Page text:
Dyers, who became the first captain of a black national side to leave South Africa when he led the Proteas on their tour of Europe in 1971, was also a revered coach, selector and administrator. He was born on 16 January 1936. 

“When it comes to major role players in the history of South African rugby, ‘Oom’ Dougie’s name stands alongside all the greats,” said Mr Alexander.

“A courageous player, he was a true servant of the game at all levels, who captained South Africa at a time when a large part of the population was excluded from playing for the Springboks.

“Rugby played a massive part in his life and I have nothing but endless admiration for a man who was central to the game for a very long time, in club and provincial colours, green and gold and later on training fields and boardrooms.”

Dyers made his union debut for Parow at the age of 19 and soon established himself as a player and leader in the team before moving to Walvis Bay in 1961, when he helped to start a rugby club in the town so that he could continue to play his beloved game.

Upon his return to South Africa a few years later, Ramblers had to close due to apartheid policies and Dyers’s family had moved to Elsies River in Bellville, where he joined the Blue Birds Rugby Club, part of the new Northerns Rugby Union.

Blue Birds was part of the South African Rugby Federation and they played for the Silver Cup, from which he was selected for the Proteas, as the Federation’s national representative side was called.

At the end of 1971, Dyers captained the Proteas on a seven-match tour to England and the Netherlands, where they won four, lost two and drew one game. A few months later, in May 1972, he led the Proteas against the touring England side, with the visitors winning the match 11-6 in Cape Town, a few weeks before they beat the Springboks in Johannesburg.

Dougie Dyers leads the Proteas on tour in 1971. Picture: Facebook.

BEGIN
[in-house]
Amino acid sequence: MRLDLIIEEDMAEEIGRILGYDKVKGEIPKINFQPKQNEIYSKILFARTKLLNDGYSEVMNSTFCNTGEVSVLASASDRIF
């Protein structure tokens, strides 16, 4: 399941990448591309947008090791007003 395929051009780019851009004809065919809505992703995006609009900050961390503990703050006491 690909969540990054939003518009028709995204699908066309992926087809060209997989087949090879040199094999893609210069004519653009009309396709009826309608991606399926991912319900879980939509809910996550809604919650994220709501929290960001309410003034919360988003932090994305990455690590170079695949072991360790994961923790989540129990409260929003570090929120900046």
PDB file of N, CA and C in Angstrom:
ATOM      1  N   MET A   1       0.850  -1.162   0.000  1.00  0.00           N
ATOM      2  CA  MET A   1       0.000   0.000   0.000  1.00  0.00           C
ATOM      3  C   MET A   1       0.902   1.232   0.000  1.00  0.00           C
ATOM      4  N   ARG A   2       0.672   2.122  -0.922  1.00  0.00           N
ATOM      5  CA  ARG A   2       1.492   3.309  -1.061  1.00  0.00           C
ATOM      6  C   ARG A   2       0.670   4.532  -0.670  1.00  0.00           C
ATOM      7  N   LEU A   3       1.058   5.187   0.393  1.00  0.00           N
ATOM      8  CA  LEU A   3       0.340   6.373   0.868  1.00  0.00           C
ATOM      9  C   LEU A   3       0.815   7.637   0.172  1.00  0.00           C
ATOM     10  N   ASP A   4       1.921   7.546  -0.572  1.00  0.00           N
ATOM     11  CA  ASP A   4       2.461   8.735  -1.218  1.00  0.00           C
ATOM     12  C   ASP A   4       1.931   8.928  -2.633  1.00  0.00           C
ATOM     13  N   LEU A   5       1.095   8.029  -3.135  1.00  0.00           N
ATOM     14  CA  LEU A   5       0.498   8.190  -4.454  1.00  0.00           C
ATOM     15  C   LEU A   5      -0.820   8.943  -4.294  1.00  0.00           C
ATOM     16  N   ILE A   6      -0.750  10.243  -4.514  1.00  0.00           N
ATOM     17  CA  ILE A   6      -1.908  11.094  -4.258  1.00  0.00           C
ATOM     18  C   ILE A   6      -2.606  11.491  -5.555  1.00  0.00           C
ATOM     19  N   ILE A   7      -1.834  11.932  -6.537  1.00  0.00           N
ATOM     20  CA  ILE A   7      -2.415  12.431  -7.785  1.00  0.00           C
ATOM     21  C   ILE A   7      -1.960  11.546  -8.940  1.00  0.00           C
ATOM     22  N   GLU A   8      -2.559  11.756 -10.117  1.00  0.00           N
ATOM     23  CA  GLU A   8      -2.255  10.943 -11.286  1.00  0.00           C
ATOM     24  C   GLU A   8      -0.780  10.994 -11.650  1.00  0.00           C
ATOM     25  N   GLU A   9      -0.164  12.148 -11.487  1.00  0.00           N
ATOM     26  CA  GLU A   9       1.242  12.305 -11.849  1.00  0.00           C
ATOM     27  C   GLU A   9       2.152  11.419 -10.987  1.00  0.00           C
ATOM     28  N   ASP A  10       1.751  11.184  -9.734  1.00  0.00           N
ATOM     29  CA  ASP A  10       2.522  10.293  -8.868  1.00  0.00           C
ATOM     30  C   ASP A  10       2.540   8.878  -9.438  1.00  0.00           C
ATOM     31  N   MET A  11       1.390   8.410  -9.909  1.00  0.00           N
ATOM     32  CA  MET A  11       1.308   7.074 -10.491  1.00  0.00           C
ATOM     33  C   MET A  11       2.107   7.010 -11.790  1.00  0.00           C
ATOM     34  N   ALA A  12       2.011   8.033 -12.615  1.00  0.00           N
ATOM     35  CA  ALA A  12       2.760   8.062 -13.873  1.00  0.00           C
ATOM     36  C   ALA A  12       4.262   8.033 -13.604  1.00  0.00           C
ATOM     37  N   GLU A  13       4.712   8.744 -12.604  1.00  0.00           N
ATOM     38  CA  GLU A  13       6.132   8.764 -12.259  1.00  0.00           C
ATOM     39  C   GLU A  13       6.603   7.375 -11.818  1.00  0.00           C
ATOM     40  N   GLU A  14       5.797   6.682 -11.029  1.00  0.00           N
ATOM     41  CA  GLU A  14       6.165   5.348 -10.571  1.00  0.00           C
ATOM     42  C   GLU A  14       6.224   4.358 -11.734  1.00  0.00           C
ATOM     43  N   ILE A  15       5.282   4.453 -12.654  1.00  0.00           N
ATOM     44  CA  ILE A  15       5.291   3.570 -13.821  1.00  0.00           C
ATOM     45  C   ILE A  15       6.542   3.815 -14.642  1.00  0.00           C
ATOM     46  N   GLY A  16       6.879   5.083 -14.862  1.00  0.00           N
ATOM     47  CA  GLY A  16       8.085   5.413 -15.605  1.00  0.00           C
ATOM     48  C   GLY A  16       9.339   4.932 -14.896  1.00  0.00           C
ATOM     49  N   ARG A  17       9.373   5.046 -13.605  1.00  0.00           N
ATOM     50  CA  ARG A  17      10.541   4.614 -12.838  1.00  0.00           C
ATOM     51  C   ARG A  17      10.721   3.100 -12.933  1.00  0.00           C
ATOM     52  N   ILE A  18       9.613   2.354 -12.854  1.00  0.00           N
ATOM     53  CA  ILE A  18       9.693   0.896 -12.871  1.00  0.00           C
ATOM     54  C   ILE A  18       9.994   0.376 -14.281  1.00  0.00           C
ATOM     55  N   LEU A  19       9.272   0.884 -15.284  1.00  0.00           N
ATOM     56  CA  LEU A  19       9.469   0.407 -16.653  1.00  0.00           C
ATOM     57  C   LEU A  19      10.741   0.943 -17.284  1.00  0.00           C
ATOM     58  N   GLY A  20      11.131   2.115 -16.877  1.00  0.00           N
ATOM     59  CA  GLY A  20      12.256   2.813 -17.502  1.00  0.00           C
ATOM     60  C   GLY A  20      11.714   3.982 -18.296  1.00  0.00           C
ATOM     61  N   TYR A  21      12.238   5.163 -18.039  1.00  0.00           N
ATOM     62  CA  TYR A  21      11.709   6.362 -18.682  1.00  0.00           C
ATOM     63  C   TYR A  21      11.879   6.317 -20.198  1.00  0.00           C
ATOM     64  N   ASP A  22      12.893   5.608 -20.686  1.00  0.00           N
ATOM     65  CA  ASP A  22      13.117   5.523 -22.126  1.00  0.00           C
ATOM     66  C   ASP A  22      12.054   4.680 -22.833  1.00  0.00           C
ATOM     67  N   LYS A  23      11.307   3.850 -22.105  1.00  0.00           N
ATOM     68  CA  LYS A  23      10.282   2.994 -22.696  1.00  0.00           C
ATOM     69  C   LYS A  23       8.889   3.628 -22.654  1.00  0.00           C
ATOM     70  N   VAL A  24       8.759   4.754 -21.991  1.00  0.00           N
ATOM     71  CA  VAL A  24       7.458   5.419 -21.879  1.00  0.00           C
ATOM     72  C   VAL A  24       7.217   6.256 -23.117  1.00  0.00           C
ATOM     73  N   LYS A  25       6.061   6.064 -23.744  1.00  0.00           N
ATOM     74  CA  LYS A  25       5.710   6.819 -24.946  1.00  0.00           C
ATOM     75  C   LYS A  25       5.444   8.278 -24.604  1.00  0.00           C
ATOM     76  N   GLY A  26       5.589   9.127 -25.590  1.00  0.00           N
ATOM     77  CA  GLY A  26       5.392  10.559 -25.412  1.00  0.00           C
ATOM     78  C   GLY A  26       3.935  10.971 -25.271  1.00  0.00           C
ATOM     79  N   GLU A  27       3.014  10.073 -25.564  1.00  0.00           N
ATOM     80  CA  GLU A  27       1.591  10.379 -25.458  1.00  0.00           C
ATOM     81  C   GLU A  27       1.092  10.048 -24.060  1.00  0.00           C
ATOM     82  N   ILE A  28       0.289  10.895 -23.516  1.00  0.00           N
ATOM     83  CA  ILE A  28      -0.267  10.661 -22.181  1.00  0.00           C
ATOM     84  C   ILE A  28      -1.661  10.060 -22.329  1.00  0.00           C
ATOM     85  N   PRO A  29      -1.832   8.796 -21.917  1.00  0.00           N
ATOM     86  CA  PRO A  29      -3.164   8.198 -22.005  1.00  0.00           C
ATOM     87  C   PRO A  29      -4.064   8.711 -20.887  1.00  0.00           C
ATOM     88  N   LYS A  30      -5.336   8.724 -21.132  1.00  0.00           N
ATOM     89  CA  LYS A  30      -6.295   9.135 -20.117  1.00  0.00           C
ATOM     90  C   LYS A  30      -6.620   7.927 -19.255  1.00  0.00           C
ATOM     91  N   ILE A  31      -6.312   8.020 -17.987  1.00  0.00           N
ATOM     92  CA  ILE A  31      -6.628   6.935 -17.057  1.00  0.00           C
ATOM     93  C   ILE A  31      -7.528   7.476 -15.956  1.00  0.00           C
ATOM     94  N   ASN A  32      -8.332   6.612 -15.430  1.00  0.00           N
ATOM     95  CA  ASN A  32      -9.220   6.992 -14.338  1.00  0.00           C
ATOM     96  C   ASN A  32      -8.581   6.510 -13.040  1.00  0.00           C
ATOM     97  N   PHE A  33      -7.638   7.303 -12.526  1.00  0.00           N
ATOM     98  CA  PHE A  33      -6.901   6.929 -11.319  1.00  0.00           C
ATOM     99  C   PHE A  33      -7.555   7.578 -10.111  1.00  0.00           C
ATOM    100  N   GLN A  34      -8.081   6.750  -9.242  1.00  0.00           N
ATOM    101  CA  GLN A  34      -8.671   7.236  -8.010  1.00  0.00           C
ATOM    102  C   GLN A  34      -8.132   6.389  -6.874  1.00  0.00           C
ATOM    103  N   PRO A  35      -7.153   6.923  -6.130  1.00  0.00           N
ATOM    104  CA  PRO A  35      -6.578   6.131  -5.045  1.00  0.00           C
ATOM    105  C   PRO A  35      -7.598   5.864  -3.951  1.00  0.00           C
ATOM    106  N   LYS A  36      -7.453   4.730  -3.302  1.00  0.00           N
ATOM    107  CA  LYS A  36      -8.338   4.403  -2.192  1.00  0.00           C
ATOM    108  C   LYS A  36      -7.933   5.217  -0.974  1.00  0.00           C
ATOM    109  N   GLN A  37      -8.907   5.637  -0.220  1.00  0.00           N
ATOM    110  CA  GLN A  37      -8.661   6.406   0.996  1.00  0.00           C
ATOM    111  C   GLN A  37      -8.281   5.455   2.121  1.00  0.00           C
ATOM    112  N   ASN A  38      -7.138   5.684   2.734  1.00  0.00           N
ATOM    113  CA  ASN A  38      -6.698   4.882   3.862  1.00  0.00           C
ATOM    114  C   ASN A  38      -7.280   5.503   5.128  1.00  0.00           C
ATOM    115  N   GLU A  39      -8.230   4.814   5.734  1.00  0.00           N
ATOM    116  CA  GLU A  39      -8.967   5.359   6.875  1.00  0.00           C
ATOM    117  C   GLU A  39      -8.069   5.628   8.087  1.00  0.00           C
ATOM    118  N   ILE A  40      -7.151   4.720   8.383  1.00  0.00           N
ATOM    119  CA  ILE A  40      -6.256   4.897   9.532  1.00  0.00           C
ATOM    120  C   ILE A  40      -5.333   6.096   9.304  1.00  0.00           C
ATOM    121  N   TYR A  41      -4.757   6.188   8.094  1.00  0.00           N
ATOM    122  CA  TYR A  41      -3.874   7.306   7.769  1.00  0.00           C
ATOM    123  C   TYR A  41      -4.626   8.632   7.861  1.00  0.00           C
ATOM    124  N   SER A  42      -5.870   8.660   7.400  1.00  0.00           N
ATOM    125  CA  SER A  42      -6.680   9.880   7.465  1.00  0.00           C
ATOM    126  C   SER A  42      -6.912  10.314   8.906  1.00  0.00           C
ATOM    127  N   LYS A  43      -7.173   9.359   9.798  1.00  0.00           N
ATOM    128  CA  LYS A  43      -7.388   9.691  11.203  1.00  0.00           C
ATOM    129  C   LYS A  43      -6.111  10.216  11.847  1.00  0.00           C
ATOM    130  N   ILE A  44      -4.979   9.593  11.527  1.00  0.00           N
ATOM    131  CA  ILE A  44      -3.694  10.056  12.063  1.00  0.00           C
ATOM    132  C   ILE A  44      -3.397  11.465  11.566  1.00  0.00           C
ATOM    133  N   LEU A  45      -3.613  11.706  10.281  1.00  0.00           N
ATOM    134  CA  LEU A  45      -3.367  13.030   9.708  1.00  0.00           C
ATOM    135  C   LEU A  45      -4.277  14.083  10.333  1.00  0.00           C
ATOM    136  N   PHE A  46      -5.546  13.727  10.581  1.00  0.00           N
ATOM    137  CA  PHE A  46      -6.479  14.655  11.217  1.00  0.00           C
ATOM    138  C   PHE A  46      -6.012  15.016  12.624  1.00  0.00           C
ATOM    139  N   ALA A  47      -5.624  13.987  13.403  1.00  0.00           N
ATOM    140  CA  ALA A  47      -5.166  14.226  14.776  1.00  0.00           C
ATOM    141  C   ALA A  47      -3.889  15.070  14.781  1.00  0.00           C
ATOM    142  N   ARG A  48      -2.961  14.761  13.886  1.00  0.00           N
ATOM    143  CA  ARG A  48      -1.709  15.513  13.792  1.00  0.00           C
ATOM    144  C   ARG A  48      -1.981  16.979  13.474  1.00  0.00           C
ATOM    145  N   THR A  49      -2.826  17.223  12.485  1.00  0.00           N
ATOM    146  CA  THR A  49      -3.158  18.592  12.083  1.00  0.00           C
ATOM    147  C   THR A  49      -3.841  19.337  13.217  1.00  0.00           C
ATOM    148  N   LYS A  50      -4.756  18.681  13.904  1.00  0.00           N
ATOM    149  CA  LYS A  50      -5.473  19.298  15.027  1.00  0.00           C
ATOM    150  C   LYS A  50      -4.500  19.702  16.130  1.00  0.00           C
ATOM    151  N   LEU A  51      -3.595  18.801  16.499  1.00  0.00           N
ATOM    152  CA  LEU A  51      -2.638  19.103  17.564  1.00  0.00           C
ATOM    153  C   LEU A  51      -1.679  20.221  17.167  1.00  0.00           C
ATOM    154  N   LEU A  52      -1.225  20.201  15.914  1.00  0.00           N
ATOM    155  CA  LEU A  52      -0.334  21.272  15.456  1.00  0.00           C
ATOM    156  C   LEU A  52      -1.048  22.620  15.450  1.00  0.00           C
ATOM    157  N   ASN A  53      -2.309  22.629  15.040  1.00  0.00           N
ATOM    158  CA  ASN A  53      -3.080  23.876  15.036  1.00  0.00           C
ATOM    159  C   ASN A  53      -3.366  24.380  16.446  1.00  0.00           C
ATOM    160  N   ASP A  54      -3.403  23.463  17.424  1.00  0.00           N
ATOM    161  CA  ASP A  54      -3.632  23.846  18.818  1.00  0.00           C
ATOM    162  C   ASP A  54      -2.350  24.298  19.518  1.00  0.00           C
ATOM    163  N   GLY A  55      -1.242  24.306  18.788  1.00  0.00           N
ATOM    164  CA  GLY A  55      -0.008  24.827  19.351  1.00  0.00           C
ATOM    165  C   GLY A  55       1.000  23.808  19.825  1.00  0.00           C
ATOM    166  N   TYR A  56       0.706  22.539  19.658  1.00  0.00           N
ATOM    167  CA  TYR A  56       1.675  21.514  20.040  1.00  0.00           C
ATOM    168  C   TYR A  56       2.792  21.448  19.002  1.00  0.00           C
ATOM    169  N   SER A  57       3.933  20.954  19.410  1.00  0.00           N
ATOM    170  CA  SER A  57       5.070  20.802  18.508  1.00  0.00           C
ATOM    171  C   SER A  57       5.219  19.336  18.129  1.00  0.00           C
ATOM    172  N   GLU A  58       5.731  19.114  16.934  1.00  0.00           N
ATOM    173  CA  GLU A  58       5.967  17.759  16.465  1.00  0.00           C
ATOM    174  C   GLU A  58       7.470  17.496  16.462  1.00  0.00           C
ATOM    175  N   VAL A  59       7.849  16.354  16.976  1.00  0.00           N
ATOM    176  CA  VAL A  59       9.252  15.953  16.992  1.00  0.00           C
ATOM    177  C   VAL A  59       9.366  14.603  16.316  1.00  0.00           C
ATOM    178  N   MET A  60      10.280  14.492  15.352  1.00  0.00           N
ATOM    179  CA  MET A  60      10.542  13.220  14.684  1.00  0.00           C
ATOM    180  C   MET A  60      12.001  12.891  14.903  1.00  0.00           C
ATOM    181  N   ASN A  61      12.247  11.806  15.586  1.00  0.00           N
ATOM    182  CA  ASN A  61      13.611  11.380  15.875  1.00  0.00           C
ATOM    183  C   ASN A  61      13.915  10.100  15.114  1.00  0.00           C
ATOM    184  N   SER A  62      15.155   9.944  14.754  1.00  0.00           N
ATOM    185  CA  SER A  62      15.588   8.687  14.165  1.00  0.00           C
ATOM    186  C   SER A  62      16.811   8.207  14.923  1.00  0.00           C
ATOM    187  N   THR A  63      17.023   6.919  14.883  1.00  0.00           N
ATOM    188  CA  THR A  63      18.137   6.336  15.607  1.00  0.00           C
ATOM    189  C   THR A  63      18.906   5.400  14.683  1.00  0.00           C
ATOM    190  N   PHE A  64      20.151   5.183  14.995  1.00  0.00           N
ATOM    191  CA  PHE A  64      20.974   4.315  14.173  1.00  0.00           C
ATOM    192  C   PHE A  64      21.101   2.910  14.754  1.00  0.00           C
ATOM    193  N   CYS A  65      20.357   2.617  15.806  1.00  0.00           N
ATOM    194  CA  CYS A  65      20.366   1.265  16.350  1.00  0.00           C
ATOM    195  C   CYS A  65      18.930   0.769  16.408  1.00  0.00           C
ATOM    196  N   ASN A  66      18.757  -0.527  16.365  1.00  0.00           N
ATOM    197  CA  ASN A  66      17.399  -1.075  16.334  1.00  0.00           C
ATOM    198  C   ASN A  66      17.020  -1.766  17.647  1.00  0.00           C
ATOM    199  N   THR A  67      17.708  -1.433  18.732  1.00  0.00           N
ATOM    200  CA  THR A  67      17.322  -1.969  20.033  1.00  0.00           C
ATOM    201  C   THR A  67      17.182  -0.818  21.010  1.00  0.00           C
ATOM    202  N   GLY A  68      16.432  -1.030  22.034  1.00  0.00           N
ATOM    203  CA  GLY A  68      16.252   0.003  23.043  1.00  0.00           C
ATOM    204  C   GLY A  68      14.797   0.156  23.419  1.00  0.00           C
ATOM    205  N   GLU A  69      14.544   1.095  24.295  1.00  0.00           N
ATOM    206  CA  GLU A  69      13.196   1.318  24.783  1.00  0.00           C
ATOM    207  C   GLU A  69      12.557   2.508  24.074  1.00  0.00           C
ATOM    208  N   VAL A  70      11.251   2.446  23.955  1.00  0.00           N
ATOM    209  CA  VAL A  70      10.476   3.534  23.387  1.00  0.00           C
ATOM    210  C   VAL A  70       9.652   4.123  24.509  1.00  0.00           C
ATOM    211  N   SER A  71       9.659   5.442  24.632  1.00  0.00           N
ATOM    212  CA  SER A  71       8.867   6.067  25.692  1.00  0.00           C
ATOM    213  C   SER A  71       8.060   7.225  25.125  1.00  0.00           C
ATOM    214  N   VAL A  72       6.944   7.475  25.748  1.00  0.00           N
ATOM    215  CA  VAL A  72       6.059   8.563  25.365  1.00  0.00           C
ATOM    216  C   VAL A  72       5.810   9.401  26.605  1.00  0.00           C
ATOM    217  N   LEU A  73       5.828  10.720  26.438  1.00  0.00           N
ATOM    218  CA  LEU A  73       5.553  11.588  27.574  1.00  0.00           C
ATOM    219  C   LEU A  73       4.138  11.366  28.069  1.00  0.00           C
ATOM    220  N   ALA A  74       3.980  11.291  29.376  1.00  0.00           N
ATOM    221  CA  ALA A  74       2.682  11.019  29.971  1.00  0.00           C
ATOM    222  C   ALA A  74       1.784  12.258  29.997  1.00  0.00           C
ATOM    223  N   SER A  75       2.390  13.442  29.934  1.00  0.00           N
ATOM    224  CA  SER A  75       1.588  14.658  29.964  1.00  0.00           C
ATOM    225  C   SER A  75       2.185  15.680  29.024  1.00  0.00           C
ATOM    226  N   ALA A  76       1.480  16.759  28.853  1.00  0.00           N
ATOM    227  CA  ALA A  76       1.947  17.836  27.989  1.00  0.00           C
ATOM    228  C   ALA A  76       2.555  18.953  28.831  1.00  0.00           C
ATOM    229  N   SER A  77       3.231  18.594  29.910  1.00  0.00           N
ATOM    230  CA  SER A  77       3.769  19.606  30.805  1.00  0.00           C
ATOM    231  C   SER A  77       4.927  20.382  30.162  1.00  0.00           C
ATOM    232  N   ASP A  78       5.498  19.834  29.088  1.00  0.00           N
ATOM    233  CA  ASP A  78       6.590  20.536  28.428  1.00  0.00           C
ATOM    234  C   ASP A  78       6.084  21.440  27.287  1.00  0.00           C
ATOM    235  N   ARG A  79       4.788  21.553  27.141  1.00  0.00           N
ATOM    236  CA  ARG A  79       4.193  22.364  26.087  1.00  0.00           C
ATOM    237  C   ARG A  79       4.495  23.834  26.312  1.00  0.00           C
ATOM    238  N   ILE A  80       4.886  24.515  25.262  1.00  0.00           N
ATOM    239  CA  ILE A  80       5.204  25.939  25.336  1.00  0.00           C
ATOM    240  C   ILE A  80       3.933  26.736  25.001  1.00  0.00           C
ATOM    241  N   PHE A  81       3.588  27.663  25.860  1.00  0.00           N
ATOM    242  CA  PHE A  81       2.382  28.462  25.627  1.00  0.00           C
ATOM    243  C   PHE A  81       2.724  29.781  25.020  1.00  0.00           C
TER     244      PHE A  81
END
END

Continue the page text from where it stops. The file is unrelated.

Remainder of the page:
Dougie Dyers leads the Proteas on tour in 1971. Picture: Facebook.

The match between the Proteas and England in 1972 was the first international in which blacks played against whites on South African soil, shortly before the African Leopards also faced the tourists.

Dyers also led the Proteas against the touring British & Irish Lions in Cape Town in 1974, while they also faced the Leopards in two non-official Tests in Johannesburg and Port Elizabeth.

“To lead the Proteas on historic occasions such as these, puts into perspective the big role ‘Oom’ Dougie played in South African rugby history,” said Mr Alexander.

After he retired from playing rugby, Dyers went into coaching and later, he took charge of the Proteas, before being appointed to coach the SA Barbarians team in 1979, the first of its kind to tour outside South Africa.

A year later, in 1980, Dyers had his second taste of facing the British & Irish Lions when he coached the SA Barbarians in their tour game against the men in the famous red jerseys, and in 1983, Dr Danie Craven offered Dyers a position at the South African Rugby Board.

In his role as national selector, a position he held for 17 years, Dyers stood firm in his belief that black players were good enough to play for the Springboks and as a result, Errol Tobias was selected to face England in 1984.

From 1991 until his retirement in 2002, Dyers served with the Western Province Rugby Football Union, working on development structures, and later he was elected as junior vice-president of the union.

“As a player, ‘Oom’ Dougie never got the recognition that was bestowed on other of his contemporaries, but that didn’t stop him from pursuing his own dreams, and after his playing days, be worked tirelessly at all levels of the game to ensure others’ dreams also come true,” said Mr Alexander.

“He left an immense mark on the game he loved so much – as a player, national captain, coach, selector and administrator. He devoted his life to South African rugby, and for that I would like to honour him.

“Our thoughts are with his family, friends loved ones in this very difficult time – may you find solace in the memories of ‘Oom’ Dougie and the knowledge that he was a true pioneer in South Africa.”